I don’t know whether it says more about Kerry Britt’s skill or about the state of barbecue in Washington that it took his KBQ Real Barbecue all of two months to establish itself as the best place to go for good-quality barbecue without lighting out for the territories—in this case Charles County, where open-pit grilling is permissible and where Johnny Boy’s Ribs beckons ’cue lovers to make the pilgrimage to La Plata to sit on picnic tables and chow down on messy, pulled-pork sandwiches suffused with smoke and topped with coleslaw.
KBQ, tucked into a new Bowie shopping center, can’t touch that kind of charm, and it doesn’t try. The sign outside could be advertising a toy store (there’s no mention of its mission), and the restaurant—splashed with bright yellow paint—stands at the opposite end of the barbecue spectrum from the roadside ideal of Johnny Boy’s.
The old-school album covers—Wes Montgomery, Marvin Gaye, Dave Brubeck—and the old-fashioned Coke dispenser are nice touches, and I could listen to the soundtrack all day, but it’s hard to shake the feeling that you’re in a chain restaurant. Sure enough, Britt says he has plans to open more locations.
The sense that KBQ is just one more cookie-cutter barbecue spot lasts until your first taste, when you realize the cooking is as country as the atmosphere isn’t. Prince George’s, like most counties, forbids open pits, so Britt slow-smokes his meats before slapping them on the grill. A pink “smoke ring,” indicative of good smoke penetration into the flesh, is the first thing you notice about the ribs and the brisket.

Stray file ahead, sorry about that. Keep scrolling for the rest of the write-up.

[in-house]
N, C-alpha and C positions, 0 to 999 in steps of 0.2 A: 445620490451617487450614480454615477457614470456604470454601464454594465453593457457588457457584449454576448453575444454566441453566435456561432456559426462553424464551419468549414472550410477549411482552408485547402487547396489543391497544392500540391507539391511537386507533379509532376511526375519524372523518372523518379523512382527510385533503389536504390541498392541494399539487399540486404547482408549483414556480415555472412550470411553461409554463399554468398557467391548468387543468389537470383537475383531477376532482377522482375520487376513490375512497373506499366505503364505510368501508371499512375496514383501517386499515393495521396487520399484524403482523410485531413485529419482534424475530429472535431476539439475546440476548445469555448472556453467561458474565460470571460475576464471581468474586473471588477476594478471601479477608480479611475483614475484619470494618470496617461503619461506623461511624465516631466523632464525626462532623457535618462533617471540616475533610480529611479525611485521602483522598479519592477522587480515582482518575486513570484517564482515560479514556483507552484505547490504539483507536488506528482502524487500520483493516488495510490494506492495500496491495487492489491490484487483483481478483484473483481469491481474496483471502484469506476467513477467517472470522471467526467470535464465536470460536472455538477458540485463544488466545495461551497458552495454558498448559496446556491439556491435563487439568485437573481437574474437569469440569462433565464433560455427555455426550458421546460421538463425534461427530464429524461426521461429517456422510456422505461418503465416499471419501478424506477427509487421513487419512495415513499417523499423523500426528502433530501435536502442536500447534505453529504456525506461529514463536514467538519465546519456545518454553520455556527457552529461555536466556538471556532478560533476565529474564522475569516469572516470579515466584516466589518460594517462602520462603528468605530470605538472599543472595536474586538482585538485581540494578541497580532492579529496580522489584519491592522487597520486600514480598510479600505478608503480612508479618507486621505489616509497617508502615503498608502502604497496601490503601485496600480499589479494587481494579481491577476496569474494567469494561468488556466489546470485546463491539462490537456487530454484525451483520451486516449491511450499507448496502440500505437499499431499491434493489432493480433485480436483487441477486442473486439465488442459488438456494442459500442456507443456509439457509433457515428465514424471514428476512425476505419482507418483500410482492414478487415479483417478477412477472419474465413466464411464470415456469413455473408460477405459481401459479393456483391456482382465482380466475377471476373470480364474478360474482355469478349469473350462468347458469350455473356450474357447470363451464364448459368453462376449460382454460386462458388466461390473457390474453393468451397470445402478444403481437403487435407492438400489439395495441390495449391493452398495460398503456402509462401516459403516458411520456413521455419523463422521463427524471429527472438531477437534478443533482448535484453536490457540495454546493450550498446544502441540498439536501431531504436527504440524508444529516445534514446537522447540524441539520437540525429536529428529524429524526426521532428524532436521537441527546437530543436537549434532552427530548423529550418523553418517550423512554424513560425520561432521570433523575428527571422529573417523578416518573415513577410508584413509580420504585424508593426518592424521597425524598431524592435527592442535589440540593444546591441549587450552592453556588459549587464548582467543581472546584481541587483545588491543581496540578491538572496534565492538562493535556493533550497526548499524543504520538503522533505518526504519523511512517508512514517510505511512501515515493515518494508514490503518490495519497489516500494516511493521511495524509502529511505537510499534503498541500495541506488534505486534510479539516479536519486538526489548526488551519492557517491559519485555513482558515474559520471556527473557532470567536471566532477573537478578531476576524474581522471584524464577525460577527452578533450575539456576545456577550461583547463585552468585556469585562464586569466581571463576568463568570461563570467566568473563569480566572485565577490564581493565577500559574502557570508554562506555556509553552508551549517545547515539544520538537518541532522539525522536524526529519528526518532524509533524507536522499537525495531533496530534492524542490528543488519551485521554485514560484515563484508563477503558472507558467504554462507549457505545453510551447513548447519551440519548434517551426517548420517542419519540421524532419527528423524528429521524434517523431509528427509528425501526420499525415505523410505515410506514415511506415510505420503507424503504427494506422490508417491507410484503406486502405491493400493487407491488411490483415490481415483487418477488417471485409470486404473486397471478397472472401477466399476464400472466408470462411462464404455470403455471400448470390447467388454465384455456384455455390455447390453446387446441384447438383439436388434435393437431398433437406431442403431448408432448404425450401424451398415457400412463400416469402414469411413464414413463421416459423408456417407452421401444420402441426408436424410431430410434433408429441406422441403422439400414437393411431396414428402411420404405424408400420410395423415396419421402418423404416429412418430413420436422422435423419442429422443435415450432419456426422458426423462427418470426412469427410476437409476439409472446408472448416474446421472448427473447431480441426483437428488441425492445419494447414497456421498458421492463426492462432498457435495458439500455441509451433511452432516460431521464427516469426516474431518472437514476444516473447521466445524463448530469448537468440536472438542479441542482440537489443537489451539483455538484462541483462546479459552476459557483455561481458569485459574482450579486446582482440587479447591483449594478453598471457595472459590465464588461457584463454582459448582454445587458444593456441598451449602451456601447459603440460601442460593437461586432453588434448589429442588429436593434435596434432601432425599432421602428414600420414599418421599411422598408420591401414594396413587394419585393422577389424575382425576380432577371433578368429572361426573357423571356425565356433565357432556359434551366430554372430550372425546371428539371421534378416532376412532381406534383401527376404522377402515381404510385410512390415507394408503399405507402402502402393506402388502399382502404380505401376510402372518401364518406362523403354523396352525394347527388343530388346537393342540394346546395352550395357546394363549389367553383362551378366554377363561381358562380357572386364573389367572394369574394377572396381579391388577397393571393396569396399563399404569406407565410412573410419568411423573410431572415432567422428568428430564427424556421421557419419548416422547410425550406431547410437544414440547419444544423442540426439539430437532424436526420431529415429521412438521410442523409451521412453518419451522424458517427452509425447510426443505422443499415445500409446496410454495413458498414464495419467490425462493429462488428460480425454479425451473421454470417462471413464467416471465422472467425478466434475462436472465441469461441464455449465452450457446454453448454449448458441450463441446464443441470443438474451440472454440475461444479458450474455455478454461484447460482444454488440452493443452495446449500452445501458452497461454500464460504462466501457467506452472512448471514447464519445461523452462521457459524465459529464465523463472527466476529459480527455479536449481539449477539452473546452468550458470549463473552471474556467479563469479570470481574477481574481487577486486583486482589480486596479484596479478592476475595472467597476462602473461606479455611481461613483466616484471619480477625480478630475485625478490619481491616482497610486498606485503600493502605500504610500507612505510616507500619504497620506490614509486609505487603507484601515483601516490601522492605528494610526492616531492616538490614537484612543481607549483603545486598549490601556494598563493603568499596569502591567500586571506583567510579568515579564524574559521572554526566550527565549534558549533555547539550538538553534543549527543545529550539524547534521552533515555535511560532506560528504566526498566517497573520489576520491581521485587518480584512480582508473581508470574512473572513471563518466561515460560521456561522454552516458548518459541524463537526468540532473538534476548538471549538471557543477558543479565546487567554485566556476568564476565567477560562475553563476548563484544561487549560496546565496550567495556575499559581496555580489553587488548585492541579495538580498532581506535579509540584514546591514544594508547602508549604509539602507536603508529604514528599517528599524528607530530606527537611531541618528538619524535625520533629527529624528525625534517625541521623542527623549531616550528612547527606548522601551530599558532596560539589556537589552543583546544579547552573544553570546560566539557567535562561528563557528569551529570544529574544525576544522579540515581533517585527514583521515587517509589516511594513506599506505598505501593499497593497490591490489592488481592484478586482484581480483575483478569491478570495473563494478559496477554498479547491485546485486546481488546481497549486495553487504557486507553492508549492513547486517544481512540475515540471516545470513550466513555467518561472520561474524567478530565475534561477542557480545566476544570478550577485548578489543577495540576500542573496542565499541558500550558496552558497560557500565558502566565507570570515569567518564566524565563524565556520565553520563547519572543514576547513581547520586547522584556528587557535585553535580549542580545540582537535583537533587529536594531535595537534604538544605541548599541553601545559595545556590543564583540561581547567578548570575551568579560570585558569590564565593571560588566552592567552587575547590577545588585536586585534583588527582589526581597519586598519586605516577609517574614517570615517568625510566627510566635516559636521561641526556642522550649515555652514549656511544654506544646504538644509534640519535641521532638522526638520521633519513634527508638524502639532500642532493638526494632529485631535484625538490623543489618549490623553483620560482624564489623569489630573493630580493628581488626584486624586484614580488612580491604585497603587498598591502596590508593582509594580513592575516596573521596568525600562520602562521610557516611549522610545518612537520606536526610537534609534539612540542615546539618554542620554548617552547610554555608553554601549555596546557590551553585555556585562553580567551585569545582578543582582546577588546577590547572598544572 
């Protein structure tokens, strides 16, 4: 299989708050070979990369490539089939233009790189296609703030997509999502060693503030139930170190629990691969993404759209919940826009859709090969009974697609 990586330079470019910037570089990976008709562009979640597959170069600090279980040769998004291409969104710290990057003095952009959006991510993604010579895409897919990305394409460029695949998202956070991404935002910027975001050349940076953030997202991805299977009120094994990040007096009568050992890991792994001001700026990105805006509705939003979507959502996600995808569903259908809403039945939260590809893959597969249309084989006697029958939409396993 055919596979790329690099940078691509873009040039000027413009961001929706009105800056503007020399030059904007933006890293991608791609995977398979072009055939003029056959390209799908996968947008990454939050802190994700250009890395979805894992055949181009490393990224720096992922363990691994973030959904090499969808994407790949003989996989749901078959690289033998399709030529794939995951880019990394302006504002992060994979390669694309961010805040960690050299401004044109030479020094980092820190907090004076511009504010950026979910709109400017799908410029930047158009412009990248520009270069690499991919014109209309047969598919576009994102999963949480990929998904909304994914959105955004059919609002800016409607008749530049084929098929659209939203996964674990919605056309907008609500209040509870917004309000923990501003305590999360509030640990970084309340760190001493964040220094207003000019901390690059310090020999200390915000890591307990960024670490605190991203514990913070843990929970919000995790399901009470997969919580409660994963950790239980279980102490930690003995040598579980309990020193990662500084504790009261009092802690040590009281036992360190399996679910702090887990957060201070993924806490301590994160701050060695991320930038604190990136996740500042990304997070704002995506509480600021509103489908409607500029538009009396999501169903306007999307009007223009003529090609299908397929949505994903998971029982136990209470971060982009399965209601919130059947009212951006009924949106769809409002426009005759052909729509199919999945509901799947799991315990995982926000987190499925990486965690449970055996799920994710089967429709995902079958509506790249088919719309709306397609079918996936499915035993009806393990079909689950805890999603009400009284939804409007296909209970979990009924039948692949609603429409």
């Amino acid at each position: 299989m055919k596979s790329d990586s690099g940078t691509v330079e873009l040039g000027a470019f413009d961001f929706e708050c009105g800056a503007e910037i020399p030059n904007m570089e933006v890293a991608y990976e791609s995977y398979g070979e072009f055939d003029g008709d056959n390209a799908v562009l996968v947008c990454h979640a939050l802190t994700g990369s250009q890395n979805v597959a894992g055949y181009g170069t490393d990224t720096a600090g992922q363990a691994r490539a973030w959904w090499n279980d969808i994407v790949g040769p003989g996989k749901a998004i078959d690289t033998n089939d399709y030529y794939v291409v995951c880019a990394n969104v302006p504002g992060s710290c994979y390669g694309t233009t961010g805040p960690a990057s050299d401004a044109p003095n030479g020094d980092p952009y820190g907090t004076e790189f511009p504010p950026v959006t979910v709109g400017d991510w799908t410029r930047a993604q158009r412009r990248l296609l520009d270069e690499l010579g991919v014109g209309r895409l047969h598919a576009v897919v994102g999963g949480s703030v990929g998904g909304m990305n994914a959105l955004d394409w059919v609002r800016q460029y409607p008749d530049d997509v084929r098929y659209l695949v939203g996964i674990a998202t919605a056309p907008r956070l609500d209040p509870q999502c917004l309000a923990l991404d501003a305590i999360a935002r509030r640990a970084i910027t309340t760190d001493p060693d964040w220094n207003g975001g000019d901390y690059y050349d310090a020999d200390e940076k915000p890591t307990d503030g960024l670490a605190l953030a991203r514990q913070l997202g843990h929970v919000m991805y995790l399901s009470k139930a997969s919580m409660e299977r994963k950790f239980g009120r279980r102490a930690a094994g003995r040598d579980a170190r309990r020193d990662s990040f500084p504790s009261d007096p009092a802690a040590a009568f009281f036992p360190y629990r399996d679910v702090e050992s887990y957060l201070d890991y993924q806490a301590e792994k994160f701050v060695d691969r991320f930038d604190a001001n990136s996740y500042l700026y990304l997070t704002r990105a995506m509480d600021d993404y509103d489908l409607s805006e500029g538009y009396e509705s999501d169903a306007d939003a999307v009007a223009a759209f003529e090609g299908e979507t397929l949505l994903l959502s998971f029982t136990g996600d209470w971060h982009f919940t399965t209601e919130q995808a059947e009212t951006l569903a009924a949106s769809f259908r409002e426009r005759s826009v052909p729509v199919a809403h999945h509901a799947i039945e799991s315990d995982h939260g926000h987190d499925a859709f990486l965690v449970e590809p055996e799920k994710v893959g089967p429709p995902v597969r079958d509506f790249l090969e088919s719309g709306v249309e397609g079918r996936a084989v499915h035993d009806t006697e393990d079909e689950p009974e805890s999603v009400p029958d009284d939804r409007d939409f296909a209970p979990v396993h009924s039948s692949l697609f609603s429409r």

The second thing you notice is that they don’t need any of Britt’s three sauces. The meat is luscious and flavorful without them; sauce is simply an enhancement.
The third thing? Close your eyes while working on one of these monster plates—a mound of meat and two heaping sides for a platter—and you’ll feel as if you’re at a rollicking backyard barbecue.
I’ve had mixed success with the meaty ribs—terrific on one visit, a tad dry on another. And the fish of the day—smoked salmon one time—wasn’t much of an inducement. But the pulled pork is a sure thing—a mound of soft, ropy strands, always moist—and the brisket is a testament to the way smoke and time can subdue the fibers in a tough piece of meat. The hot country sausage is their equal—great pop on the casing, great spicing.
Britt did a lot of barbecue catering before opening KBQ, and he seems to understand the importance of taking every dish seriously, even the sides. There are no throwaways here: The waffle fries come with skins on, one version of the cornbread includes jalapeños and cheddar, the beans are sweetened with molasses, and the eggy potato salad is studded with baby shrimp.
Britt has struck a smart balance between backwoods taste and suburban accessibility. And not even the chains can beat his prices—a complete dinner for less than $11? As a ’cue purist, I just hope he doesn’t spoil a good thing by copying his own template too much or too quickly.